Potato Virus Y - Diagnostic Techniques For Detection of Potato Virus Y - ELISA


In the past, crops were inspected visually to determine whether or not they were disease free. Visual inspection was also used as a basis for seed certification. Determination of viral status through visual inspection is incredibly difficult as the symptoms may be masked or the infection latent. As a result, post season tests and inspections were introduced. These tests involved the cultivation of previously harvested material in greenhouses. The resulting plants were inspected for a more accurate estimate of viral status. Although this method of screening did offer some degree of monitoring of viral presence it was subjective and highly ineffective. Enzyme-linked immunosorbent assay (ELISA) screening of crops and seed potatoes replaced visual inspection in the early 1970s. The use of ELISA offered routine diagnostic laboratories a quick, effective and sensitive method of screening for a wide range of potato plant viruses.

Detection of pathogens using ELISA relies on the interaction between the antigen and specific antibodies and has become a popular and cost-effective means of routine detection. In an ELISA the solid phase can be coated with the sample of interest containing the antigen. The efficiency to which the antigen binds to the solid phase is dependent on temperature, length of exposure as well as concentration. Solid phases used include nitrocellulose membranes, paper, glass, agarose and polystyrene or polyvinylchloride microtiter plates. Microtiter plates are the most widely used solid phase because they are easy to handle, allow for automation and for analysis using microtiter plate readers. A drawback of these plates is that they are highly absorptive and this increases the incidence of non-specific binding of components used in the ELISA. Non-specific binding to the plates is reduced through the use of buffers containing proteins such as casein and non-ionic detergents such as Tween 20. After coating, excess sample is removed and the plate typically treated with a 1% casein containing solution. Subsequent to this the solid phase is treated with antibodies raised against the antigen of interest. After each incubation step the plate is washed with Tween 20 containing PBS. These washing steps are aimed to wash away any non-specifically bound components. Nonspecifically bound components are less strongly bound than the specific bound ones. Detection is achieved either through the addition of an enzyme-coupled antibody or the addition and detection of a biotinylated antibody. In a system using an enzyme-coupled antibody the subsequent addition of an appropriate substrate results in the formation of a colour proportional to the amount of antigen. Alternatively the plate can be coated with antibody followed by incubation with the sample that is to be detected. This, in turn, can be detected as described above and is then referred to as the double antibody sandwich (DAS) ELISA. Both of these systems, however, have a disadvantage in that coupling of the enzyme to the antibody may result in steric hindrance which in turn may result in a loss in function of the antibody and/or the enzyme. This may be overcome through the use of a biotin-avidin or biotin-streptavidin bridge. In this type of system biotin is coupled to the antibody. The biotin molecule has no influence on the working of the antibodies and is easily detectedusing avidin or streptavidin conjugated to a suitable enzyme. Streptavidin has an extremely high affinity for biotin which results in even a higher degree of specificity than a system in which the enzyme is coupled directly the antigen. To establish whether or not the antigen is present, a substrate specific for the enzyme used is added. The enzyme then converts the substrate to a coloured product and the colour intensity can be correlated to the amount of antibodies bound and thus the amount of antigen present. A DAS-ELISA has the advantage that it can increase the specificity of the ELISA and reduce the occurrence of non-specific binding. As a result the DAS-ELISA principle is commonly employed in ELISA’s for the detection of plant pathogens in plant sap without prior purification of the pathogen.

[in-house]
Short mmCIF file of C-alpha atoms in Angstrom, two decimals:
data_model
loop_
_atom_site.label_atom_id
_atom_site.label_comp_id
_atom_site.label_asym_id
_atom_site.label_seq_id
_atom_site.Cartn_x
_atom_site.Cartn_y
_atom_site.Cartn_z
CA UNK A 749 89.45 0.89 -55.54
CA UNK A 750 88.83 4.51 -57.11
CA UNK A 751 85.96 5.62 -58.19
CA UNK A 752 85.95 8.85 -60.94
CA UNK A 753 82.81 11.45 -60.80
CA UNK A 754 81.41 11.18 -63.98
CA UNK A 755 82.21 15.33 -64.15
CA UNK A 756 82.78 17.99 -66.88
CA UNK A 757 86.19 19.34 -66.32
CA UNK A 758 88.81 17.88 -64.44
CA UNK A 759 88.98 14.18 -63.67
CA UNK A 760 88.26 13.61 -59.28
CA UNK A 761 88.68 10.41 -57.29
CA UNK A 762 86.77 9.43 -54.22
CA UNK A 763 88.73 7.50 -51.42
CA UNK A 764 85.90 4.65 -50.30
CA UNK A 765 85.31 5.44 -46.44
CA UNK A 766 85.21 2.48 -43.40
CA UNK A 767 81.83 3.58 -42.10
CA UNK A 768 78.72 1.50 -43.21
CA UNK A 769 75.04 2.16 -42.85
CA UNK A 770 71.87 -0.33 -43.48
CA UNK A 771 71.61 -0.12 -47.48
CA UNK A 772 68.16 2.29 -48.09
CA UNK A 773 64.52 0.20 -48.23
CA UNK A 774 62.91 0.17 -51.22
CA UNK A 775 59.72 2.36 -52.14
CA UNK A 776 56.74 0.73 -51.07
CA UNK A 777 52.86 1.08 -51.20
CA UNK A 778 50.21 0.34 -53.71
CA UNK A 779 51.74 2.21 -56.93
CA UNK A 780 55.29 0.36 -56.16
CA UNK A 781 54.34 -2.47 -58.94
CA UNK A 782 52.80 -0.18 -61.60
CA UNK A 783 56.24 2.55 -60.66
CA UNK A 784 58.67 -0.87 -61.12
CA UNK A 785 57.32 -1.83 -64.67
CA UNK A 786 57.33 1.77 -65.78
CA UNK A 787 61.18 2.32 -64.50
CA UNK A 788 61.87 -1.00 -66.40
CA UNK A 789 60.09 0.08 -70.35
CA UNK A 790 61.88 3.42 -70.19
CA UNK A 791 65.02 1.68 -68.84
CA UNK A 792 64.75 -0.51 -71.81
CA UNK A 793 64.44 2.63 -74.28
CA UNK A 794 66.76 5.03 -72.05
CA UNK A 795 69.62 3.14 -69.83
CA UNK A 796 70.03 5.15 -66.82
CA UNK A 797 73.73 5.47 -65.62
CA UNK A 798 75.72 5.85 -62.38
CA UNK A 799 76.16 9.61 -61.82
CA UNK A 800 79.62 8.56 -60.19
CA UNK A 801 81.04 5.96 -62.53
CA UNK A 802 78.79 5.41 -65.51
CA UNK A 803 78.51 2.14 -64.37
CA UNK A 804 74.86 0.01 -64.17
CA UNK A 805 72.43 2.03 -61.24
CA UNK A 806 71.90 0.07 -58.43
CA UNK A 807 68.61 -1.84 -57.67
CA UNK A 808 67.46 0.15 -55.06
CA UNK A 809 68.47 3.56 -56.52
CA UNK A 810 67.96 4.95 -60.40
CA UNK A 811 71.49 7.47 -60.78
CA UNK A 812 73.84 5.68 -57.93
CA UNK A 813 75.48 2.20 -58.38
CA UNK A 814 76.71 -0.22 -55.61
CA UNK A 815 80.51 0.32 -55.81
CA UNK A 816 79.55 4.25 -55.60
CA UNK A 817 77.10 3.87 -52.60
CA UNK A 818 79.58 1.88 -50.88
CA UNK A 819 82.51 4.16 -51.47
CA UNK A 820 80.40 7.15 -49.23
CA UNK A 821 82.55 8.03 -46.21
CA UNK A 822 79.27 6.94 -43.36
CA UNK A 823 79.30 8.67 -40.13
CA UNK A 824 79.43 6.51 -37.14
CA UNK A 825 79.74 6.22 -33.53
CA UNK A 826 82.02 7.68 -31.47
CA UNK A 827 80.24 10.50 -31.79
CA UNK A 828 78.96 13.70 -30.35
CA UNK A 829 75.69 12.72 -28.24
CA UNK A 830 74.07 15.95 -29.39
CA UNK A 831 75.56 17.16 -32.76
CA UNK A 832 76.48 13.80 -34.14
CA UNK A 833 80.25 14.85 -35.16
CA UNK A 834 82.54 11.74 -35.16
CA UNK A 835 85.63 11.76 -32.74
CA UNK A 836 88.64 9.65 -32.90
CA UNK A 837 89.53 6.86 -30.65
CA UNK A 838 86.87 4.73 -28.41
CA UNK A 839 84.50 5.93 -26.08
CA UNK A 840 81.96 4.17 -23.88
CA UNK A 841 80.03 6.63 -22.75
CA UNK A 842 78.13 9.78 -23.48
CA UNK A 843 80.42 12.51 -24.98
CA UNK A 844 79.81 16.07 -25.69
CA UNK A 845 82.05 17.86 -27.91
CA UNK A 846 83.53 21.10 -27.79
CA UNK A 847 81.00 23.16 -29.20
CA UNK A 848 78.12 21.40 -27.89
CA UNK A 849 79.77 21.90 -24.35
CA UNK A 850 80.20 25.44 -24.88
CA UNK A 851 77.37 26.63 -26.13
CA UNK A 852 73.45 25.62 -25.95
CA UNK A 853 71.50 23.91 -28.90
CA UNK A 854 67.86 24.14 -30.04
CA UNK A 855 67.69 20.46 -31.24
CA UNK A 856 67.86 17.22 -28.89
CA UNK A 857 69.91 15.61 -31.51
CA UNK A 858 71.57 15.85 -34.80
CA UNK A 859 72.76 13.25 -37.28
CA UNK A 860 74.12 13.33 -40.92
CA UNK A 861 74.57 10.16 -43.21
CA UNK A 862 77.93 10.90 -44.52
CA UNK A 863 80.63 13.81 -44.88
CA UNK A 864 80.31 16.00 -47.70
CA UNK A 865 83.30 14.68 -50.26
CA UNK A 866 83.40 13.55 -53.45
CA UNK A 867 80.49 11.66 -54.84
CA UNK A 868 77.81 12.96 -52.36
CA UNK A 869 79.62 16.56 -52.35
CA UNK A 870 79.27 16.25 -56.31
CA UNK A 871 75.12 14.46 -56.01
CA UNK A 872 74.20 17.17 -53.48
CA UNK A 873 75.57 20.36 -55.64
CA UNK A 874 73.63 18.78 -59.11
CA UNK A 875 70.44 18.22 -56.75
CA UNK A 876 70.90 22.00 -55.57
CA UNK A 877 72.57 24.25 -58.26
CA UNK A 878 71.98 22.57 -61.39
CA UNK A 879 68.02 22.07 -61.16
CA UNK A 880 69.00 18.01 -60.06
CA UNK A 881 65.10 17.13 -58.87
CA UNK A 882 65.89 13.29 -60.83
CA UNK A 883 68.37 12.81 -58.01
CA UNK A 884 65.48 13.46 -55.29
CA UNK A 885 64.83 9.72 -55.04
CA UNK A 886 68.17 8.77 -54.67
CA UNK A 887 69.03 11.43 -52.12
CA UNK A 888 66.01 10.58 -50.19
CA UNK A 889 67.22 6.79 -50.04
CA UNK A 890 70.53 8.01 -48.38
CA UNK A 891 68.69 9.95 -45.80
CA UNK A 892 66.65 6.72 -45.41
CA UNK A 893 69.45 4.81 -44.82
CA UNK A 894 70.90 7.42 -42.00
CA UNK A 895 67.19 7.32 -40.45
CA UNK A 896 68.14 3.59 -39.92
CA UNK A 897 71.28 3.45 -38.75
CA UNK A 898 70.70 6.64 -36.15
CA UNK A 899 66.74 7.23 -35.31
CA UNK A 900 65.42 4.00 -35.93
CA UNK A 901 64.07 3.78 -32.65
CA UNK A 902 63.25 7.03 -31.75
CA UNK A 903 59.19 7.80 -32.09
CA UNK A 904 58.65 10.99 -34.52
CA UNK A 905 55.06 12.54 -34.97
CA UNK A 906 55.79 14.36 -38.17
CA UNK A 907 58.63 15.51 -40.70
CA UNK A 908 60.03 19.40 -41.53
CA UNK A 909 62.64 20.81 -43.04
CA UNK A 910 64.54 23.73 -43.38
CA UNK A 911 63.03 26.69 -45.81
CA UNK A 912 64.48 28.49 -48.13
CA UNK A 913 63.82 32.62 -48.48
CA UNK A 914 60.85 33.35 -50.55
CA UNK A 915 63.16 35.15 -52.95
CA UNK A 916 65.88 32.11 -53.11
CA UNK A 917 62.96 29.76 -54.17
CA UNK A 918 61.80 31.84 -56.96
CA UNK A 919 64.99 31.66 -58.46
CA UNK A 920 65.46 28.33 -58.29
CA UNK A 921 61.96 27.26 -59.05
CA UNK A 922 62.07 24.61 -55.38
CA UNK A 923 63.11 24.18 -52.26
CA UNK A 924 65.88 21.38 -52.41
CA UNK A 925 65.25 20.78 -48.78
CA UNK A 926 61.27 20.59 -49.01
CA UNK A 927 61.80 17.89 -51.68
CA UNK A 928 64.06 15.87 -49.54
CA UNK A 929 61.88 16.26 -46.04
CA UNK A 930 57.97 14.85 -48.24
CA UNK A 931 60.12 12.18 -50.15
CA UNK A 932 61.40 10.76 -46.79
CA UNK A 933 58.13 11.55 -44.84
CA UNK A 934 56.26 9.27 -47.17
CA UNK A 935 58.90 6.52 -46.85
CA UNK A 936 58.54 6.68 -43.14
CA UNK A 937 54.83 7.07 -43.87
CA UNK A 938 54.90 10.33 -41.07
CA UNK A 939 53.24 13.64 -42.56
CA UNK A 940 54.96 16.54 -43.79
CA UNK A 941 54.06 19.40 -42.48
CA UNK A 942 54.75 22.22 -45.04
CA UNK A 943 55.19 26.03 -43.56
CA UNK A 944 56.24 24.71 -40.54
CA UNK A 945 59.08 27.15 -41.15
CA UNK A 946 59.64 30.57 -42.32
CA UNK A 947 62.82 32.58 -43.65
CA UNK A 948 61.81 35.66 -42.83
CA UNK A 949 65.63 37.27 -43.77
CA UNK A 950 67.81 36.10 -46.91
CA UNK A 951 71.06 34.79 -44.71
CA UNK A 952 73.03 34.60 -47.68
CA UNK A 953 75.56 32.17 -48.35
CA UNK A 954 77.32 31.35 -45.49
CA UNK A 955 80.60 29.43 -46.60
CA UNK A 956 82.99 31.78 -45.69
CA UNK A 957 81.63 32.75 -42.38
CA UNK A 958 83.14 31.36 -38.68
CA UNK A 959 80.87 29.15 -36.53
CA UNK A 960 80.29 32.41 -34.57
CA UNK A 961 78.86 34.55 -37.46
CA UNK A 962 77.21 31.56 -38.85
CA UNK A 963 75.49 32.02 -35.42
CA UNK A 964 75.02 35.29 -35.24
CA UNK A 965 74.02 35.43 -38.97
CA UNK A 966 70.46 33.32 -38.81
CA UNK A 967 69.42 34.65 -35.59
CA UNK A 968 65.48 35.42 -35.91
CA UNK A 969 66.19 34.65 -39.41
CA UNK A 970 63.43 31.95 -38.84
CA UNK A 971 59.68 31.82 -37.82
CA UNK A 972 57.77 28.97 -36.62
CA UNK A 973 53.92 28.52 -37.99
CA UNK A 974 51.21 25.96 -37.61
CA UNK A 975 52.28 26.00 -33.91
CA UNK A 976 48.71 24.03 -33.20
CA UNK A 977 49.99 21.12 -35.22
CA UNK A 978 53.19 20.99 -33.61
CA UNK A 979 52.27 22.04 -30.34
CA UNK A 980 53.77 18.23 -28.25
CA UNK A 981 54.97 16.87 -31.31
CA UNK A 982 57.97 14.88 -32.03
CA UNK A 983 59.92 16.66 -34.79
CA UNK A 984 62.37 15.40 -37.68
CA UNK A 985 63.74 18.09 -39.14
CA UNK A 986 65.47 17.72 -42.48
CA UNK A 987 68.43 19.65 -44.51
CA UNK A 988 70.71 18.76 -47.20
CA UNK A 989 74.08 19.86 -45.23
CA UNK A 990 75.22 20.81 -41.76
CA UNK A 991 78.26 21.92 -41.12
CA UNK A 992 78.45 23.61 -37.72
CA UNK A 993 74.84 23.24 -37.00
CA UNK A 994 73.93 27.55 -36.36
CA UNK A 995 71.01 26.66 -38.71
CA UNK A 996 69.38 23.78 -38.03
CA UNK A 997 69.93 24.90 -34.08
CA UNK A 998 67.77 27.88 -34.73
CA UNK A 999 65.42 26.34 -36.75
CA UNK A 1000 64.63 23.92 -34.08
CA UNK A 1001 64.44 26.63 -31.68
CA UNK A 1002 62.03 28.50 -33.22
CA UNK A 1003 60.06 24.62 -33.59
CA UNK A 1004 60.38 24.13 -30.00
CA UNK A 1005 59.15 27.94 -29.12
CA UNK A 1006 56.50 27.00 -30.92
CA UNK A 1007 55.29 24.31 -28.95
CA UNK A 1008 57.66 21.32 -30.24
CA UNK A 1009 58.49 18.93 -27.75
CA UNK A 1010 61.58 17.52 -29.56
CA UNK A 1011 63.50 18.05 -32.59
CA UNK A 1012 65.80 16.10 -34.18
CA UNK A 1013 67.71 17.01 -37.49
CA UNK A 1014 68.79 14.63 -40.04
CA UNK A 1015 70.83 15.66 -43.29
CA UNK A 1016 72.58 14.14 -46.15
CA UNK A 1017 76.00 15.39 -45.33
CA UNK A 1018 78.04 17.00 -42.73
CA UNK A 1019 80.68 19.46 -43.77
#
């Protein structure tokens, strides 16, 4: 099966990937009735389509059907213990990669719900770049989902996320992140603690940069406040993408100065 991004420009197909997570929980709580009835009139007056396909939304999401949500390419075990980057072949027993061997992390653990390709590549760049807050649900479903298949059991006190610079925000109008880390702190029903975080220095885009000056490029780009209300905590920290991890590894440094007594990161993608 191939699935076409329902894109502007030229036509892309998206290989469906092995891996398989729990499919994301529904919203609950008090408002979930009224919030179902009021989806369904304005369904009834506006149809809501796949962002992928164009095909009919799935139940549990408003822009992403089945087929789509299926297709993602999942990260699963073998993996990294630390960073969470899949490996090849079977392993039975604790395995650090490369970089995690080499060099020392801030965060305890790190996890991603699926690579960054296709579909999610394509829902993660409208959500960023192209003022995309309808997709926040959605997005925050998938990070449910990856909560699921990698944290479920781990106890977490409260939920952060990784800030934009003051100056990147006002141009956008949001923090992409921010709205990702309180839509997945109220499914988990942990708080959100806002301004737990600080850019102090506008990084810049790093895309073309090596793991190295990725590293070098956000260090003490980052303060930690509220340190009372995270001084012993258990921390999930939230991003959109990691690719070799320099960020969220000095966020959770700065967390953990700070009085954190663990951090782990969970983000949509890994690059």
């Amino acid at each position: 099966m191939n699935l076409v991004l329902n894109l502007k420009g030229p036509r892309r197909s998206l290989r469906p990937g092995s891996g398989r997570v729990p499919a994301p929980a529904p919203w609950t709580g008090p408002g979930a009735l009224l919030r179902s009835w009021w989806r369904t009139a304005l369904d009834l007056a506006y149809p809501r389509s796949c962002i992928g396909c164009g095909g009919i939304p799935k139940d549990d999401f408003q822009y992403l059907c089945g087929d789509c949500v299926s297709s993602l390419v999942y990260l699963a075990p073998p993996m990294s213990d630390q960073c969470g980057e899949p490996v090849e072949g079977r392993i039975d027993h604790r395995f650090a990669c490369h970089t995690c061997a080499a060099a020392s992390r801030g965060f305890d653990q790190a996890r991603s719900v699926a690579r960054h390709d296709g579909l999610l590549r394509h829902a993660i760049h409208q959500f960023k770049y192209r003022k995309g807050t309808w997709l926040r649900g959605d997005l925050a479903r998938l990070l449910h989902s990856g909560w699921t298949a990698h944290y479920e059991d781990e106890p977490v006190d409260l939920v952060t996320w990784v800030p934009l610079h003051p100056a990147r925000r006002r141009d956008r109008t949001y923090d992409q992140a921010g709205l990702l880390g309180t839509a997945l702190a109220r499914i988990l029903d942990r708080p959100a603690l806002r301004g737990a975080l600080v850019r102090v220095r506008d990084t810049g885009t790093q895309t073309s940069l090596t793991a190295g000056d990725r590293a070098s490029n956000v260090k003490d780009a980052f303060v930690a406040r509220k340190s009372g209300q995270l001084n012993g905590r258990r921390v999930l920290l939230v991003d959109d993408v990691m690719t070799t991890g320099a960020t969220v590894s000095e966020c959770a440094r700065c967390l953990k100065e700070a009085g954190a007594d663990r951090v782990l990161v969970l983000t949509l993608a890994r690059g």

The ELISA is considered to be a safe, inexpensive and rapid method for detection of plant viruses. The inexpensive nature and relative simplicity thereof allows for it to be used as a workhorse within the agricultural sector and is used to screen thousands of samples per year. Unfortunately ELISAs are not completely failsafe. Virus levels within potato tubers, which are screened by ELISA for use as seed potatoes, are normally low while the tubers are dormant. ELISA detection of viruses in these potatoes is difficult and absorbance values may fall below the set cut-off value. For this reason, seed tuber screening is performed on sprouting rather than dormant tubers. Although this results in more reliable readings than direct tuber testing, it does delay the certification of seed potatoes. Another disadvantage of an immuno-based detection method is that changes at the gene level may have an influence on the immunogenicity of the antigen to be detected. In terms of potato plant viruses, mutations within the CP gene may cause the CP to undergo conformational changes rendering antibodies produced against the previously present virus less effective.

Read more about this topic:  Potato Virus Y, Diagnostic Techniques For Detection of Potato Virus Y

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